Nevertheless, I do not think that it should have been pulled. Nor do I think that it should have been scheduled. The act of pulling under pressure of protest seems to me too close for comfort to the evils visited on our community because of the "strongly held beliefs" of a few vocal bigots. Were this film an eight reeler (or feature-length film), and were it the opening-night offering rather than an inconsequential short, I probably would have reluctantly supported pulling it. I do not think that the film is worth the effort to pressure festivals or movie houses to ban it. I do, however, urge the writer/director to remove it from circulation; it does her no credit. I do not think that the LBGT Film Festival should have scheduled it. If the selection committee cannot understand why it is inappropriate, INTRAA would be happy to provide someone with a trans point of view, and there should be film critics available capable of performing the kind of analysis that I have demonstrated above.

A word about Birth of a Nation which was mentioned as analogous to The Gendercator in the discussion prior to the festival: Birth of a Nation is a venomously racist film, and that is not its only flaw. But it holds a place in movie history as the first release longer than one reel. It is also a grandiose film well worth seeing, if your stomach is very strong. I would hope that it is shown only in the context of understanding of film and American history, in an advanced class or with ample oportunity for discussion, rather than in general release or at Klan rallies, but it is not a part of our culture that should be swept under the rug until all the echoes of its ignorance and hatred have died away. The Gendercator is forgettable and should be forgotten.

The Bloomington Pride Film Festival just closed a very successful weekend. They screened The Gendercator along with a film on Latina butches and FTMs, followed by a panel discussion and generous question and answer period. They also had an screening of another work about FTMs and butches followed by a discussion with the director. They screened a variety of films about trans folk, including the amazing Cruel and Usual, a film about MTFs serving time in prison.

The panel discussion following The Gendercator addressed the film and controversy from a historic, academic and national perspective. It was not the conversation about tensions in our community I hoped for, but it was interesting to learn some of the history of the San Francisco part of the story. The discussion did raise questions about what the film was doing.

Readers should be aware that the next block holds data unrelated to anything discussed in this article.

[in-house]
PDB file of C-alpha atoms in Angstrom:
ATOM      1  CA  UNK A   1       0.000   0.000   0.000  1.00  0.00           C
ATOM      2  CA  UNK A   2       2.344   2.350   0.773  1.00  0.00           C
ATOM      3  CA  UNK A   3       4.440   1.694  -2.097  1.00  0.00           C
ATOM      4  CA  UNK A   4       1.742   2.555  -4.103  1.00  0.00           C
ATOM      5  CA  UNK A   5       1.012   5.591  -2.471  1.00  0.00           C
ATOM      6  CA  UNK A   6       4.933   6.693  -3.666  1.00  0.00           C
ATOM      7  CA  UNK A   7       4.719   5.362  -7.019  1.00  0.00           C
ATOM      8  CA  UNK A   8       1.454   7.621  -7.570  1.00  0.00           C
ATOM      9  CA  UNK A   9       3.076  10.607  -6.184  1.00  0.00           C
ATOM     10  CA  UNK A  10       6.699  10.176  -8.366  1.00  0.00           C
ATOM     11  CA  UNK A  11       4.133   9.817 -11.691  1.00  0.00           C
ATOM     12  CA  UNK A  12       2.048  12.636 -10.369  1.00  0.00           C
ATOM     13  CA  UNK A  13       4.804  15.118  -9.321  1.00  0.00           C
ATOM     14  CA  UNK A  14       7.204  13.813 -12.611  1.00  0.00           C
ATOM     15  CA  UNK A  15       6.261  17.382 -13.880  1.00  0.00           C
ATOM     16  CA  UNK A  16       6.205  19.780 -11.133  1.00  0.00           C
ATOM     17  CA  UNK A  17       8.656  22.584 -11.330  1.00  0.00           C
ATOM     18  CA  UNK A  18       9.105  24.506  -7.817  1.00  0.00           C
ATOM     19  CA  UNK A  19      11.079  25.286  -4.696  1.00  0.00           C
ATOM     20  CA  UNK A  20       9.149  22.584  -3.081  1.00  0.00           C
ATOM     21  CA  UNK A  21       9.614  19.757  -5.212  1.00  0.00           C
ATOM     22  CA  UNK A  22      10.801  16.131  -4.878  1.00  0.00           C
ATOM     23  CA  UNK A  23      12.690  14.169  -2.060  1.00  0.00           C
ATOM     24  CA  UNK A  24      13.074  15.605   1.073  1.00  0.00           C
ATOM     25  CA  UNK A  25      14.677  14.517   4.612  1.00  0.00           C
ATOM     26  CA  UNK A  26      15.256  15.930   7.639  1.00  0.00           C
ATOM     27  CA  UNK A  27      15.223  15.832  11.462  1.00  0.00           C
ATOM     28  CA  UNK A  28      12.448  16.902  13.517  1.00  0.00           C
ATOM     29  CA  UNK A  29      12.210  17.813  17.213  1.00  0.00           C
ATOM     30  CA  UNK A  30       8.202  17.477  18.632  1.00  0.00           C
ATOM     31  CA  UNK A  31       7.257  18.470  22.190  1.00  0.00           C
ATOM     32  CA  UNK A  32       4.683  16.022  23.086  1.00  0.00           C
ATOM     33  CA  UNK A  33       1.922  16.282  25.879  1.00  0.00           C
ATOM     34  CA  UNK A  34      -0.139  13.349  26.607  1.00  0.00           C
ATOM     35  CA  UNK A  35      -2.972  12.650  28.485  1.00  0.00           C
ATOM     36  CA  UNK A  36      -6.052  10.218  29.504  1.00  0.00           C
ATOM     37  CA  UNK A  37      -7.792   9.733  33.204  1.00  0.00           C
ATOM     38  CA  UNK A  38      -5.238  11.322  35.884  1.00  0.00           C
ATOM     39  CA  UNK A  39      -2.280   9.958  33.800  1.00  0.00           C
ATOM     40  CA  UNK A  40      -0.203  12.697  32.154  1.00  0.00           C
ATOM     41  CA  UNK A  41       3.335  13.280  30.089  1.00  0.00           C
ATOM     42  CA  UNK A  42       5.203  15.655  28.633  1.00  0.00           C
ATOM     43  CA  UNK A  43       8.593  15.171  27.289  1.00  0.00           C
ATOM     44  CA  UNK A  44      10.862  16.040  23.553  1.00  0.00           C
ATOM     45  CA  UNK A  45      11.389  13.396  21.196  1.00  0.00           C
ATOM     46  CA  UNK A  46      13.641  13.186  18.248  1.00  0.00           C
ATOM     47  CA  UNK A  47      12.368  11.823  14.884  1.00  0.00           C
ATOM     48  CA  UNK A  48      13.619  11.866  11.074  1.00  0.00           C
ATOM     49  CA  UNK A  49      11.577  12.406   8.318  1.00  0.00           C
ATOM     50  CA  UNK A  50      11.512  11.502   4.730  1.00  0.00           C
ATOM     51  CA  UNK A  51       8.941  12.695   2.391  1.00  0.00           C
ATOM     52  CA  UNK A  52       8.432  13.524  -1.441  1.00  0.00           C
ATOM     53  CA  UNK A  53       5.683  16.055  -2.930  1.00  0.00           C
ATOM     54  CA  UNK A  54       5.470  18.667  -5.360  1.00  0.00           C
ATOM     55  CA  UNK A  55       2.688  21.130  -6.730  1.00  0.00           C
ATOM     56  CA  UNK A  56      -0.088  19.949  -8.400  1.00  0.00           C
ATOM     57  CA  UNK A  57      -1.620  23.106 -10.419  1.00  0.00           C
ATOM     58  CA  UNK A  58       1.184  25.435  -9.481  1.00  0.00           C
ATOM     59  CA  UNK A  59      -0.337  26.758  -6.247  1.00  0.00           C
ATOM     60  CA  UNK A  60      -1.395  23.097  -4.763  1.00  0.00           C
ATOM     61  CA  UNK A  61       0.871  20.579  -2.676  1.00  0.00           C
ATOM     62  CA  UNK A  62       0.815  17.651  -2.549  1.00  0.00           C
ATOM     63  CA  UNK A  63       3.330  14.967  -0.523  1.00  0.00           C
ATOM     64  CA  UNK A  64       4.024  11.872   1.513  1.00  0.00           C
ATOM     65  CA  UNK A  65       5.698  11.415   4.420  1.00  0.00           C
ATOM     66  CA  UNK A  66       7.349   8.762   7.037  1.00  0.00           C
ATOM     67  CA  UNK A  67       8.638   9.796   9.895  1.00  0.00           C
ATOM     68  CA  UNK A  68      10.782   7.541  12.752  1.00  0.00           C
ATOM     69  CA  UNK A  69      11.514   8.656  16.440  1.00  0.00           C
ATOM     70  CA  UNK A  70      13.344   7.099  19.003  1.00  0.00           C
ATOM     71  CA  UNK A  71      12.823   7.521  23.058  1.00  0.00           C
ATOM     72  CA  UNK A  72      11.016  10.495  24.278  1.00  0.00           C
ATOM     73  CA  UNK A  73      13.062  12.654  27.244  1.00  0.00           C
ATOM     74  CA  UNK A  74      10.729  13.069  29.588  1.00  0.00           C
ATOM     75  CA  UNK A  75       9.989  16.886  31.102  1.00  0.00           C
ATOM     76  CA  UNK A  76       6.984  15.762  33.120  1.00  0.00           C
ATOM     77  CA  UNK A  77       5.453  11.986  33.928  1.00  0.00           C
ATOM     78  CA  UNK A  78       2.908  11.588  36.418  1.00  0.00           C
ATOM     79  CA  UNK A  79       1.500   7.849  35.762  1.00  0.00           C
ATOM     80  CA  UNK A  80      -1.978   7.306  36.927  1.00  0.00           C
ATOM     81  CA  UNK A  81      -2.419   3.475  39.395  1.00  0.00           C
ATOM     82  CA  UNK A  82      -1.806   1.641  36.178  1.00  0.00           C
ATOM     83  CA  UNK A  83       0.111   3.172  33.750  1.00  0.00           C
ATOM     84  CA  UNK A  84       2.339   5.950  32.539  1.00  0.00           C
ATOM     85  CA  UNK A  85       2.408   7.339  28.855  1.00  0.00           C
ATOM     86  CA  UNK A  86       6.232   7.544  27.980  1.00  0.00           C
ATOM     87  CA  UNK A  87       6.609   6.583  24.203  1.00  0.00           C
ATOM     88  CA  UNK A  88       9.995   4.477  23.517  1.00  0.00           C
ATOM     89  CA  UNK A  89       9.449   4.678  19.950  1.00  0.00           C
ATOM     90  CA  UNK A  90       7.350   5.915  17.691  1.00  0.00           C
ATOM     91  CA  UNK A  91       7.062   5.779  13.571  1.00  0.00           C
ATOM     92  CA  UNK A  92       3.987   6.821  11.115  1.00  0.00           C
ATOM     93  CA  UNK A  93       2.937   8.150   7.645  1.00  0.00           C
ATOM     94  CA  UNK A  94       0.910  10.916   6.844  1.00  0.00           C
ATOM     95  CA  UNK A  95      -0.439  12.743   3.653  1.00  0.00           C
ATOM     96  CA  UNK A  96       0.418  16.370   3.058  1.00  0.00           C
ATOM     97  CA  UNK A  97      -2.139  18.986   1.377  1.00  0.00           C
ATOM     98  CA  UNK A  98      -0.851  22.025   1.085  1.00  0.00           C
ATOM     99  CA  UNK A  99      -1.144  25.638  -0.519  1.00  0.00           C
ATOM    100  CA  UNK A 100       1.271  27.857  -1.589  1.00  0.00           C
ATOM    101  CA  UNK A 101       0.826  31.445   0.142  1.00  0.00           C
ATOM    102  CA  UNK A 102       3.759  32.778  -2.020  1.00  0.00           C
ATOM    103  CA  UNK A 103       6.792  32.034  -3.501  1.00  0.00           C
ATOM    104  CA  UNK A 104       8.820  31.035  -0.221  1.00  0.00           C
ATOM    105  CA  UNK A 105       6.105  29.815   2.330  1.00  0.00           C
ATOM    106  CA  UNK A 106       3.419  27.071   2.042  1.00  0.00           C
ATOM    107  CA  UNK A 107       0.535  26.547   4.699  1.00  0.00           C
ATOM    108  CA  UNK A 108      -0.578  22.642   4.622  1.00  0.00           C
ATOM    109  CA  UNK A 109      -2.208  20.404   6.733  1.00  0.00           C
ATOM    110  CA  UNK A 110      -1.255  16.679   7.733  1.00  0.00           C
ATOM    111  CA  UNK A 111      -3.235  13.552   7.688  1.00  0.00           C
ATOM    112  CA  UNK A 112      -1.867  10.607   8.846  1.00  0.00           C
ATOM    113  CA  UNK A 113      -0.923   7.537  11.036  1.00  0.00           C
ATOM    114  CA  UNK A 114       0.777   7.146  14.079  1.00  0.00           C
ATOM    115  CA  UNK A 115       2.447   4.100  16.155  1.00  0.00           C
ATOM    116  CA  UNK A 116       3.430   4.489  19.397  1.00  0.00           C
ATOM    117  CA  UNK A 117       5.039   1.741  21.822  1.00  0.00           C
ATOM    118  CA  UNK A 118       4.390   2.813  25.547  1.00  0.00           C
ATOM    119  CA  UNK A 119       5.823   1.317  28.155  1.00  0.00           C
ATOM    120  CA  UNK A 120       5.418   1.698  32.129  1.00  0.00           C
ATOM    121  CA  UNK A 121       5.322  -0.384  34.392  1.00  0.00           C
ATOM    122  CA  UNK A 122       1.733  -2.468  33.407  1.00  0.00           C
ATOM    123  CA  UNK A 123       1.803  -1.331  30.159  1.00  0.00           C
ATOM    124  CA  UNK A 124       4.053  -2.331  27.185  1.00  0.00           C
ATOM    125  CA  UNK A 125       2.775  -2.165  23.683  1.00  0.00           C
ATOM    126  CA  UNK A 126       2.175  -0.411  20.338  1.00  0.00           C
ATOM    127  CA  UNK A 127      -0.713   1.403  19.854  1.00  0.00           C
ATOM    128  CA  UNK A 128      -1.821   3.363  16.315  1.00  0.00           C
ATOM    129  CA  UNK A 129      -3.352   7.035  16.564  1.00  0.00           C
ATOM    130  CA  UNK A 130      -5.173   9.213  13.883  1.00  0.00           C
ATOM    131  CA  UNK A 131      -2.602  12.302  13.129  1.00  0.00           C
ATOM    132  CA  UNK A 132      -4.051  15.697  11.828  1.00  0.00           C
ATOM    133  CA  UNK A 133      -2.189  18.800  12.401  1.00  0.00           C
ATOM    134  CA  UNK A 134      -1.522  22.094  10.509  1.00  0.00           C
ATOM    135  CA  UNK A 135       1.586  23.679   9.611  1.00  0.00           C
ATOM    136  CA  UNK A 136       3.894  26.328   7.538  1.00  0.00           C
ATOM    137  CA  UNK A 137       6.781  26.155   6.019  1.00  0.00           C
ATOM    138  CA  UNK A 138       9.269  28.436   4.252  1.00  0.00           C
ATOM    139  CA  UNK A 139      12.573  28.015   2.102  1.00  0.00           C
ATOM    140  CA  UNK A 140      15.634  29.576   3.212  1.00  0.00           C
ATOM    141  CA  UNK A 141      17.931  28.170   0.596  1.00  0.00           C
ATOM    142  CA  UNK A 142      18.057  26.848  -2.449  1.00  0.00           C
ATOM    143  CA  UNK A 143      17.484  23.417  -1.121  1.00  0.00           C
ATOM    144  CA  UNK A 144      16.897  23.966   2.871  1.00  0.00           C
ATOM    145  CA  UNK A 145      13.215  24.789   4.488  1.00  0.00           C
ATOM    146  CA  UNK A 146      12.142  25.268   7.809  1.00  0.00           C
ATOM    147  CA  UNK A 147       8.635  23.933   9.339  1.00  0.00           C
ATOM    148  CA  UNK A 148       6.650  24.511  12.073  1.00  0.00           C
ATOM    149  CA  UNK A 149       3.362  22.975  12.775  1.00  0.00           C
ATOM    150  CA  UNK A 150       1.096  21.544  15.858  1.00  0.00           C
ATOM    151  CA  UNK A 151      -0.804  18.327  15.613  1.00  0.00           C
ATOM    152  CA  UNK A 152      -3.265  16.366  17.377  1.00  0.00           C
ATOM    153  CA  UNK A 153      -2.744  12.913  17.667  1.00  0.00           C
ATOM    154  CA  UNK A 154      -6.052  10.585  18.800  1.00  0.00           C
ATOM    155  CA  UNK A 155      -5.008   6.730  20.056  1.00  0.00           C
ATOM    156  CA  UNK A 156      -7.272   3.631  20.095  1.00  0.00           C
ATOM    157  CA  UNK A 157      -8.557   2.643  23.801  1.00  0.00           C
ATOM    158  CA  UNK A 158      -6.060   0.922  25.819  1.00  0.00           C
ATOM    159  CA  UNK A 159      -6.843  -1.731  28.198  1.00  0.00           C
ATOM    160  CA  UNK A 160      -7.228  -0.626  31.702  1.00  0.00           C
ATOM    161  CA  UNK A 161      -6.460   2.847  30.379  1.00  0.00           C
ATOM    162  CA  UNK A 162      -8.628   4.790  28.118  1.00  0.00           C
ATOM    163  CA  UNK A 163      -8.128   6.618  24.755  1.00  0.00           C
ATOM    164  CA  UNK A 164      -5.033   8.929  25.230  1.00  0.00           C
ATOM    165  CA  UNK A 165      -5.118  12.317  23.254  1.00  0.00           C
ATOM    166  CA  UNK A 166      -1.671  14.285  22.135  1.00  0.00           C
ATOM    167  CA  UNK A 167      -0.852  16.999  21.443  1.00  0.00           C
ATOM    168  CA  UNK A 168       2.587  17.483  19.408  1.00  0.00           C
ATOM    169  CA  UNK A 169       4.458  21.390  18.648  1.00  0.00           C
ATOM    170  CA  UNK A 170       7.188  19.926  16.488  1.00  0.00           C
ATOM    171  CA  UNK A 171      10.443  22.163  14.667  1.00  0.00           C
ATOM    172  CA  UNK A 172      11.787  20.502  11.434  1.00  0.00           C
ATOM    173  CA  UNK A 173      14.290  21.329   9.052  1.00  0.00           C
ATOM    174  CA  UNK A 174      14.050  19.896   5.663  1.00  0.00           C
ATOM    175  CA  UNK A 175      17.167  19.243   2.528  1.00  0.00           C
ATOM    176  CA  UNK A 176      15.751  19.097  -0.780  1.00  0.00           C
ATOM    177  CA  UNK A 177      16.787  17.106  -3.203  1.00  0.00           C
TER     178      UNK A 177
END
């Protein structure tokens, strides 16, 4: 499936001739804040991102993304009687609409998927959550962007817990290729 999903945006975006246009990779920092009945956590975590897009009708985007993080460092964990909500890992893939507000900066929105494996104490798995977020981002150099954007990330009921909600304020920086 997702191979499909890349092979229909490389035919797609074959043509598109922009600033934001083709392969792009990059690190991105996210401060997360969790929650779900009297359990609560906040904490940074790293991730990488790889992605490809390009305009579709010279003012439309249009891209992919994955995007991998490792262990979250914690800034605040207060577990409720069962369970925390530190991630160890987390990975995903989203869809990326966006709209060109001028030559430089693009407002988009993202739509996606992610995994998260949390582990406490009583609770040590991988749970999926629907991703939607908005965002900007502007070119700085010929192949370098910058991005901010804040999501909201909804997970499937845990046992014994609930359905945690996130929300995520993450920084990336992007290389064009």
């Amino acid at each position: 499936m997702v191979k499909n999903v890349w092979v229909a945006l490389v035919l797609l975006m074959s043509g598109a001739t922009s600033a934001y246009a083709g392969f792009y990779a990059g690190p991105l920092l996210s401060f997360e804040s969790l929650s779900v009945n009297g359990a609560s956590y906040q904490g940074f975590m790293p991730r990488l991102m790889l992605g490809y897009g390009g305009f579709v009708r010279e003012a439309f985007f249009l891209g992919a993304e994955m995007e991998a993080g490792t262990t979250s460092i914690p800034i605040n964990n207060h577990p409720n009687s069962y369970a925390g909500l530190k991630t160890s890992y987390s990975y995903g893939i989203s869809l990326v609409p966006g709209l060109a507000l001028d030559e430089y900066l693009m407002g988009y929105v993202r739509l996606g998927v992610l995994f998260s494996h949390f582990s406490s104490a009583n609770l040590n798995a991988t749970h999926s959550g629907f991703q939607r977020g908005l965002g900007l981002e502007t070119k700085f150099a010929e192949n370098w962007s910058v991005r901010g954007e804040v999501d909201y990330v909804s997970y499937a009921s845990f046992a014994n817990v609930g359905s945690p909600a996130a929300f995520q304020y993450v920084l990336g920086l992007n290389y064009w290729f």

Uncomfortable questions are... uncomfortable. We could crawl off into our separate corners feeling hurt, or we can trust each other and talk it out. We have done amazing things together in the past, I look forward to our future together.

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Brynn Craffey Brynn Craffey | January 27, 2008 11:11 AM

I do however urge the writer/director to remove it from circulation; it does her no credit. I do not think that the LBGT Film Festival should have scheduled it;

I couldn't agree with you more.

Do you know if there is any chance of the writer/director withdrawing the film? Has any of the widespread criticsm gotten through to her?

Uncomfortable questions are... uncomfortable. We could crawl off into our separate corners feeling hurt, or we can trust each other and talk it out. We have done amazing things together in the past, I look forward to our future together.

Ed, you make a fine point. Unfortunately, however, I think our culture is entirely devoid of a framework for allowing these kinds of conversations to happen. We're way too quick to draw lines in the sand.

This is a very good post Ed,

Tale of the Handmaid makes a political statement about the direction the country was seen as going in when Atwood penned the novel. Birth of a nation also makes a strong political statement I had to watch and write on it in High School (way back in the early 70's) What i feel is important and what links these two movies together is a common motive for their considerably differing political statements, that would be fear of change.

I still have to see the Gendercator for myself in order to form an opinion one way or the other...
But i do see a pattern here and perhaps is seen between the lines of all the discussion of this movie is also fear of social change.

Once again very good post Ed,
Take care

Knowing Ed, if there's anyone more able to lead and discuss the issue, it's him. Ed's pretty knowledgeable.

Thank you all. Serena, I am more optimistic than you, but even I do not expect it to be easy or the way straight. Thus the discussion in Bloomington was a start.